Essentially, all four seminary presidents chided Founders Ministries for causing "disunity," a charge not one of them has dared to publicly level against Southern Baptist Pastor Thabiti Anyabwile, when he proclaimed all whites were complicit in the death of Martin Luther King Jr. Or, how about Southeastern Professor Walter Strickland, who publicly admitted, to the NY Times, that he was teaching the ideas of Liberation Theologian James Cone? Where were these four when Russel Moore, the president of the Ethics and Religious Liberty Commission, said he would attend a gay wedding reception? Nate Collins, a Southern graduate and former faculty member, wasn't told he was causing disunity when he organized "Revoice," a conference soft-peddling homosexual orientation.

The Real Issue

So, why is Founders Ministries receiving this treatment?

Why is this documentary seen as a threat, while blatant unbiblical behavior is overlooked and often promoted?

Why are Critical Race Theory and Intersectionality, which divide humans along the lines of gender, ethnicity, culture, and sexual preference, not opposed as strongly as the trailer for this new documentary?

Elites in the Southern Baptist Convention are happy to be invited for a philosophical discussion about social justice as long as no one names names. The unity they believe in is the kind that won't get them in trouble with their board of trustees. It's the kind that ensures conferences go smoothly, books are endorsed, and the media won't run a hit piece. It's the kind that keeps money from both pews and Leftist organizations flowing simultaneously.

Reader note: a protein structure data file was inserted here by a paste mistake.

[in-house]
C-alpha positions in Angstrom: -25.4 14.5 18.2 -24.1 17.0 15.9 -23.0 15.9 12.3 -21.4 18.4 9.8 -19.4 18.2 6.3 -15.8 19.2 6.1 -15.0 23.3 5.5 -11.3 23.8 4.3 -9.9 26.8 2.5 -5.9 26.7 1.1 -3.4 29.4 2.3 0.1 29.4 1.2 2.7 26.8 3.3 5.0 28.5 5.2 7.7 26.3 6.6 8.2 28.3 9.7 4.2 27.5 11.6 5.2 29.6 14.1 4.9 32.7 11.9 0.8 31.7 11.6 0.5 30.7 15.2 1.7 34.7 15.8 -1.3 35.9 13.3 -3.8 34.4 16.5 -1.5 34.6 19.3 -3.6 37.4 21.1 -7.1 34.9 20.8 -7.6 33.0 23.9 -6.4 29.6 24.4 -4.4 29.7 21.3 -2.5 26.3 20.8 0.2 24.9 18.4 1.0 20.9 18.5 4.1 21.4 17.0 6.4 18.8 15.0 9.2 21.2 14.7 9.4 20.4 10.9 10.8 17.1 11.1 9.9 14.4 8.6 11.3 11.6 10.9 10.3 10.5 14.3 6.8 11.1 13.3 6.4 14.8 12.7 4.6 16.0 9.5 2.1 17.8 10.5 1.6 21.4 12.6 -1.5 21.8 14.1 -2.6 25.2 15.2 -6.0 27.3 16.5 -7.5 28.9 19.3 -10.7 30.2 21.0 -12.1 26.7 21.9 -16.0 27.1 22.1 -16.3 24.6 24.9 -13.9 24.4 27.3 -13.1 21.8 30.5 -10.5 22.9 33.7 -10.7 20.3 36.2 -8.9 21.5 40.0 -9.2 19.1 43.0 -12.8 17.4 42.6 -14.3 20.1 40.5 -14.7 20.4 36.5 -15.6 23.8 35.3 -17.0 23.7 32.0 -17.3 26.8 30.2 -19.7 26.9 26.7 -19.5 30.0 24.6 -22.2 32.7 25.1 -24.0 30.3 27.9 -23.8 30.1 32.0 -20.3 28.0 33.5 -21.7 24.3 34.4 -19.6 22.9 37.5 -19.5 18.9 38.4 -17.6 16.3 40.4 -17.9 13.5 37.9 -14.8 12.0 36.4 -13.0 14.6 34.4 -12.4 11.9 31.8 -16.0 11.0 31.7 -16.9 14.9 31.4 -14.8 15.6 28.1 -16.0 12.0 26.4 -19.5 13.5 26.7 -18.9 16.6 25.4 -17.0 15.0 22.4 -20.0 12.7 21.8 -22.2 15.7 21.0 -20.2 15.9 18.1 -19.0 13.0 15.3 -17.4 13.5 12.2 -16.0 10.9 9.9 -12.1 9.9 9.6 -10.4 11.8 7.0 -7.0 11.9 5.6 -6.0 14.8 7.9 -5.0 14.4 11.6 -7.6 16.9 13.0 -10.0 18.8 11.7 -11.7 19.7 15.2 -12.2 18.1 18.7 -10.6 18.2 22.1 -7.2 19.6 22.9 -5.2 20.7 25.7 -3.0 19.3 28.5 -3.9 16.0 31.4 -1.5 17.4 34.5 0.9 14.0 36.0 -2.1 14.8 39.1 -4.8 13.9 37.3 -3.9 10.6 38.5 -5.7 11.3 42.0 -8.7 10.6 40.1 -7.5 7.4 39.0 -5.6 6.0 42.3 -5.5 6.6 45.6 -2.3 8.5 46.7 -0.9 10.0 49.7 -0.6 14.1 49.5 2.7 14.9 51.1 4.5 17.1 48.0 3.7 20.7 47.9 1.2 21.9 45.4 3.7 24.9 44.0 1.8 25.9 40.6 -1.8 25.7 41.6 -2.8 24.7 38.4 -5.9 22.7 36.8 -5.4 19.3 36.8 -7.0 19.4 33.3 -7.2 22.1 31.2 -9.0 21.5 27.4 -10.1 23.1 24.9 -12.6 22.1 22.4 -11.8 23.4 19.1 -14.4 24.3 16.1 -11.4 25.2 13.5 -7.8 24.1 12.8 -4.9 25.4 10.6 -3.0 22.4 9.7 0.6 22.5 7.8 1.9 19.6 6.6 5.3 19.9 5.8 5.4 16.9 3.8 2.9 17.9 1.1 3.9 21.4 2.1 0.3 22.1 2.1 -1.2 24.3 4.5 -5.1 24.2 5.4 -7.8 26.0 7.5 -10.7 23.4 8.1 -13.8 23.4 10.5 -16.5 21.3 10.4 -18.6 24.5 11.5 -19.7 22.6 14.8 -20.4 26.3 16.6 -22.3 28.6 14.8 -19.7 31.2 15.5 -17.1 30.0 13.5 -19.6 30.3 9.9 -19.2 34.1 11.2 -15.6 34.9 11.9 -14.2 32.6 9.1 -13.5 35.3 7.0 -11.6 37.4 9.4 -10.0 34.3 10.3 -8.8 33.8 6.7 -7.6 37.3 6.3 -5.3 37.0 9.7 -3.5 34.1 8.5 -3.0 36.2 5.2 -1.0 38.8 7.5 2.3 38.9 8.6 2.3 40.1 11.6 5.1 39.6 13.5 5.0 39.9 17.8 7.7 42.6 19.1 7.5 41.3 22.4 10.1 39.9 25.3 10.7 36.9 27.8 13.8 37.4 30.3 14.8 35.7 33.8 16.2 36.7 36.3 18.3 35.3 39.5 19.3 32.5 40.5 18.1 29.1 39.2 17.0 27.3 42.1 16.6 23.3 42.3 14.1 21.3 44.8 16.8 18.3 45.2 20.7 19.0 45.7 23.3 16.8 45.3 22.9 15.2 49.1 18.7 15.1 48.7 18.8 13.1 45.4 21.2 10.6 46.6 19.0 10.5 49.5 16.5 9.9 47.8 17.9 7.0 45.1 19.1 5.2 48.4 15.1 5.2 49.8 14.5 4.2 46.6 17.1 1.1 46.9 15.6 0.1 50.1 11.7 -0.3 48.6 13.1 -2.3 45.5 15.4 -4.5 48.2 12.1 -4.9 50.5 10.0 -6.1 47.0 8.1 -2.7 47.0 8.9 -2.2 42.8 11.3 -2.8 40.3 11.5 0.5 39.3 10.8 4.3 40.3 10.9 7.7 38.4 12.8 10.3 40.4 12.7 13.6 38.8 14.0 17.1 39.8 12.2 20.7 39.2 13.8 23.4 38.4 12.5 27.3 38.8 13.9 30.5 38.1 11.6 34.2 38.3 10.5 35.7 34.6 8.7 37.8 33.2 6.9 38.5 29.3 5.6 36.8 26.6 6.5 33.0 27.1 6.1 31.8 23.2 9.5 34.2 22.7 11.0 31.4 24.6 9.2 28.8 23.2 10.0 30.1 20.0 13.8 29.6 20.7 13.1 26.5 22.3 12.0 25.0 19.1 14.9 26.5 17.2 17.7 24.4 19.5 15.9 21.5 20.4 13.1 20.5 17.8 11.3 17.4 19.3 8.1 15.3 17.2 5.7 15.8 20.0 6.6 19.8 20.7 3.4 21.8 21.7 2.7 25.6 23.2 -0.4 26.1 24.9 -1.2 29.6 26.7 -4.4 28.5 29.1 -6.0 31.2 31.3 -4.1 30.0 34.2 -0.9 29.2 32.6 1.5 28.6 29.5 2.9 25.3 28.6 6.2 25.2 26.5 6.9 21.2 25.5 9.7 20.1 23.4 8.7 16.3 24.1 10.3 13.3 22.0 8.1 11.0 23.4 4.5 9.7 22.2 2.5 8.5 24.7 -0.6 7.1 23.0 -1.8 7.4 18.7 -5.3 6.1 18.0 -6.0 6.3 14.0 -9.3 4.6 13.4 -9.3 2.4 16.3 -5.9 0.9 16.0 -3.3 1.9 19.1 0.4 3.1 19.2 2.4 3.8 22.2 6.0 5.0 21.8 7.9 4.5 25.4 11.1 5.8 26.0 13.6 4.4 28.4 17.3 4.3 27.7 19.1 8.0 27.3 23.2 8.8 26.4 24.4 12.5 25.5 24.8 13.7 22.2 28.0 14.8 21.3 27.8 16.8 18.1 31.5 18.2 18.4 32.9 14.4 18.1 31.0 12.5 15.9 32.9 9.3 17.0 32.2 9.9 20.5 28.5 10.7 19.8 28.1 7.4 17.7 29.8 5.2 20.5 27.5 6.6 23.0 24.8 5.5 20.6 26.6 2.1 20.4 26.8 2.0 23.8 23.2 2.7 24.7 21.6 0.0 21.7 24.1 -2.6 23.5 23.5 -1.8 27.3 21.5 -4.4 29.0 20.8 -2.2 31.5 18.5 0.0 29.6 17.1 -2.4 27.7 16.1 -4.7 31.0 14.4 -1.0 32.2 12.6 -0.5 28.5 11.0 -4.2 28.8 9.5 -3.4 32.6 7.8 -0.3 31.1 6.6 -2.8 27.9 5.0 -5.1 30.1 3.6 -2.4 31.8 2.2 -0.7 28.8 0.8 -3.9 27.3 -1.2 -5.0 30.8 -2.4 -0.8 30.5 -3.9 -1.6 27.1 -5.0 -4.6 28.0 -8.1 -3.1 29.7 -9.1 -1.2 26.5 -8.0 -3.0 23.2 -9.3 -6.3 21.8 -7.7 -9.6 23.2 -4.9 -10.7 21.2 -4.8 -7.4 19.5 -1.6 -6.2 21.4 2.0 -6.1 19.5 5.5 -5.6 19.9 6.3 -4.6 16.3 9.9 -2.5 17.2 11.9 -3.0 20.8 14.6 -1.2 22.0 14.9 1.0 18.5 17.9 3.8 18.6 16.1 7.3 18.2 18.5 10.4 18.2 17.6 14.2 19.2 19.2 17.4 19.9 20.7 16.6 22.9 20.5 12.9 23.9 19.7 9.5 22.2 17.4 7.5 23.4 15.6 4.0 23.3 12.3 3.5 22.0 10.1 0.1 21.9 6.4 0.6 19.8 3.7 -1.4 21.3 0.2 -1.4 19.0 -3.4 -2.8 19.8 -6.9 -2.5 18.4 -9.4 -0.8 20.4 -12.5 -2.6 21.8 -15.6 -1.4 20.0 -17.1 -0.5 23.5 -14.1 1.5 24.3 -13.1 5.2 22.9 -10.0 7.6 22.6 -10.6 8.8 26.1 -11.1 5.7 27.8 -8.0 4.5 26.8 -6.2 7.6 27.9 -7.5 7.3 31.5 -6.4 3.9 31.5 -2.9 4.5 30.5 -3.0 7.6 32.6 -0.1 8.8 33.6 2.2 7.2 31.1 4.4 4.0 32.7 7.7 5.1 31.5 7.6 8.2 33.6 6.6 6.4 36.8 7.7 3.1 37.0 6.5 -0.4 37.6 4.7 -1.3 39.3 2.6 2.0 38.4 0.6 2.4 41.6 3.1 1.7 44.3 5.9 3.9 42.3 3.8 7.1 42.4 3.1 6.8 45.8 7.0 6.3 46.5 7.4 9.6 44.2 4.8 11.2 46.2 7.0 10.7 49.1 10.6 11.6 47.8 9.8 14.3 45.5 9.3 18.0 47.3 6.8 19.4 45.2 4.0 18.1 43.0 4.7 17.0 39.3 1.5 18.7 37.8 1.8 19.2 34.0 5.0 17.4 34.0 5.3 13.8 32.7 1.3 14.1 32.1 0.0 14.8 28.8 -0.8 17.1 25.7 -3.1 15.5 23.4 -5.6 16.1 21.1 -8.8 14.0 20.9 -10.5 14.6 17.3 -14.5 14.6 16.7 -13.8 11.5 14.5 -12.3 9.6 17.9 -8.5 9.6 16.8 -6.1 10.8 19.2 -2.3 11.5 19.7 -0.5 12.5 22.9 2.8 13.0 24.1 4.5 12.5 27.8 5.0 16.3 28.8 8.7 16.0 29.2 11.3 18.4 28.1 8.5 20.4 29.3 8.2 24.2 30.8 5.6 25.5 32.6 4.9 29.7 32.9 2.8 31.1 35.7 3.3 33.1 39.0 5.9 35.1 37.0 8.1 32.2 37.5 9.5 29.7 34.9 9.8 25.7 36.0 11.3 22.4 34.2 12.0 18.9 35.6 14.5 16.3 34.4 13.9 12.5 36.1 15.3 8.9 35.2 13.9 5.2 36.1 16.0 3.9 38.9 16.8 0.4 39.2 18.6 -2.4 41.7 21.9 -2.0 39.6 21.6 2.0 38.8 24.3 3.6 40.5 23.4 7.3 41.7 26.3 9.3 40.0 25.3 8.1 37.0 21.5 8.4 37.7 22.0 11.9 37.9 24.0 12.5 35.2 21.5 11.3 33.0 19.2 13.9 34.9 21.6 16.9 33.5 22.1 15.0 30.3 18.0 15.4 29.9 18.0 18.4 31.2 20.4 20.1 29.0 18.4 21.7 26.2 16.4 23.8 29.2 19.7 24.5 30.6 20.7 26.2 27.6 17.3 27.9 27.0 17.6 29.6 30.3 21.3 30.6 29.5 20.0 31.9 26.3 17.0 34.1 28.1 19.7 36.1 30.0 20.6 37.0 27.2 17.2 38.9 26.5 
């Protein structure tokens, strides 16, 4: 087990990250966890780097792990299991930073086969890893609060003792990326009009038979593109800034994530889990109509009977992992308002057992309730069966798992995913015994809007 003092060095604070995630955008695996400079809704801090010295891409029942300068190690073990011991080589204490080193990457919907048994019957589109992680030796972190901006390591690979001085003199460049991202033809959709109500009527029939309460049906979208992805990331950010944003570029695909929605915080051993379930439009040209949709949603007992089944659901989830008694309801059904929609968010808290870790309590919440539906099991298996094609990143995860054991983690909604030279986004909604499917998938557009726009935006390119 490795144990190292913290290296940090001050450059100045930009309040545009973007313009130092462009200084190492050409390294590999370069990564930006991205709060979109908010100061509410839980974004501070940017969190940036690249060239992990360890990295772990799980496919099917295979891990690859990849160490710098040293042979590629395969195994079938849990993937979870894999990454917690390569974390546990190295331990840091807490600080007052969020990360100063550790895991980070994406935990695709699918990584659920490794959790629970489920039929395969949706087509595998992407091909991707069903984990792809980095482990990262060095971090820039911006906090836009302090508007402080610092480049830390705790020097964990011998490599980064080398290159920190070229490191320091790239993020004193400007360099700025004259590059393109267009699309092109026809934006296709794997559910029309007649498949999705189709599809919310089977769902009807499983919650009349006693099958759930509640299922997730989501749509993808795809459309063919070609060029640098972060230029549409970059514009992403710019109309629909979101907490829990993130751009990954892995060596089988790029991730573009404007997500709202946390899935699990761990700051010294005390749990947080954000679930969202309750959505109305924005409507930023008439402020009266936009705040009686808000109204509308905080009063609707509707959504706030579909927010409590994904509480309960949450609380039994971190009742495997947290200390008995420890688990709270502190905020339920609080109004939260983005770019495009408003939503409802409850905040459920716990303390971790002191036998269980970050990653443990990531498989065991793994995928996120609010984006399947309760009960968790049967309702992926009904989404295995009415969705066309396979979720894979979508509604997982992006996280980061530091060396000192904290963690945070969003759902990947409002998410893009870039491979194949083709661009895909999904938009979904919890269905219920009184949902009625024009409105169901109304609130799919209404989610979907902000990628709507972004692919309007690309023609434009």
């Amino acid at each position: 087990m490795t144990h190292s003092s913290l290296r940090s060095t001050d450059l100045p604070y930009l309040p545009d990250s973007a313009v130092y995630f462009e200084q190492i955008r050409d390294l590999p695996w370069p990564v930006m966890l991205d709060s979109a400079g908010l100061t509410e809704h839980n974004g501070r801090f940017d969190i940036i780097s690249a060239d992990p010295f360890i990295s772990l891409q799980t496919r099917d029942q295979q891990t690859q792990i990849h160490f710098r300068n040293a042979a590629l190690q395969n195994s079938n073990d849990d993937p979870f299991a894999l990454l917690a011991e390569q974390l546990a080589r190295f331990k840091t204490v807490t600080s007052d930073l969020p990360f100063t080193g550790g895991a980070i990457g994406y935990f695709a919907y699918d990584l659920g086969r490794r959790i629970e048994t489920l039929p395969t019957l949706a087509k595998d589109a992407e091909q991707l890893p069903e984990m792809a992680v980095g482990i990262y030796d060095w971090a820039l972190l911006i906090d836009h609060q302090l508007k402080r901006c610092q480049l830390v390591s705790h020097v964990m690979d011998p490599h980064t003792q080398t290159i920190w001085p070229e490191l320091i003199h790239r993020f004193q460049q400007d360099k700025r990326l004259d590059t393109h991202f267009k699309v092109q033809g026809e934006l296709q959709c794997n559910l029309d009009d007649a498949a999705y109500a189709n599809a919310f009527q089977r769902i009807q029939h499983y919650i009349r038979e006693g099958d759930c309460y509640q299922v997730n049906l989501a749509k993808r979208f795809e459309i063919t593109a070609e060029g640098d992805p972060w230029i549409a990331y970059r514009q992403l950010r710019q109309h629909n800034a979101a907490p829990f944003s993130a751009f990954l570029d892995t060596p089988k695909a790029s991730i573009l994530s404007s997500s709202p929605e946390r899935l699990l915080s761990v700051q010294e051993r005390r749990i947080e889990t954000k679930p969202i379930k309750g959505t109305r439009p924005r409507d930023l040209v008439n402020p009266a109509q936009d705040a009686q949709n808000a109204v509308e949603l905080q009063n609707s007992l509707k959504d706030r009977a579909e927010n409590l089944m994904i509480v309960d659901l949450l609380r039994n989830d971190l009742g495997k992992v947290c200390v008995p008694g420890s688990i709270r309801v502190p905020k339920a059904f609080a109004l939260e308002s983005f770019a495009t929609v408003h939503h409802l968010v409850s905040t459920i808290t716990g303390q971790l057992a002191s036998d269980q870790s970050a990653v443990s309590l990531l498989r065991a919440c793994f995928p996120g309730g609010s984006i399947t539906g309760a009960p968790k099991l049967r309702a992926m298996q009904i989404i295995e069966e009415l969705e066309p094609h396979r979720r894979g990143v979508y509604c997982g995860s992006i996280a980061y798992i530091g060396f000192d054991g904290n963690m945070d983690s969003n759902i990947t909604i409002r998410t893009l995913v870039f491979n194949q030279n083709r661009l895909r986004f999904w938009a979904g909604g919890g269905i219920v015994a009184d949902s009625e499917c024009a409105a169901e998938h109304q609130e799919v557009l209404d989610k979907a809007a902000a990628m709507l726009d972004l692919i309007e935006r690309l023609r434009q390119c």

It's not the kind of unity that whittles someone down to twelve disciples because they publicly stood for truth and rebuked a self-righteous religious establishment.

Here's the interesting thing though: "By What Standard?" is presented as a philosophical documentary, only occasionally veering into personal examples of blatant error, usually articulated by lesser-known Southern Baptists. Still, this is too close for comfort to those overseeing the training of the SBC's next generation of pastors.

Imagine what they'll do when "Enemies Within the Church" comes out which IS naming names, exposing Leftist money, and attacking the broad threat toward all Christendom posed by the social justice movement?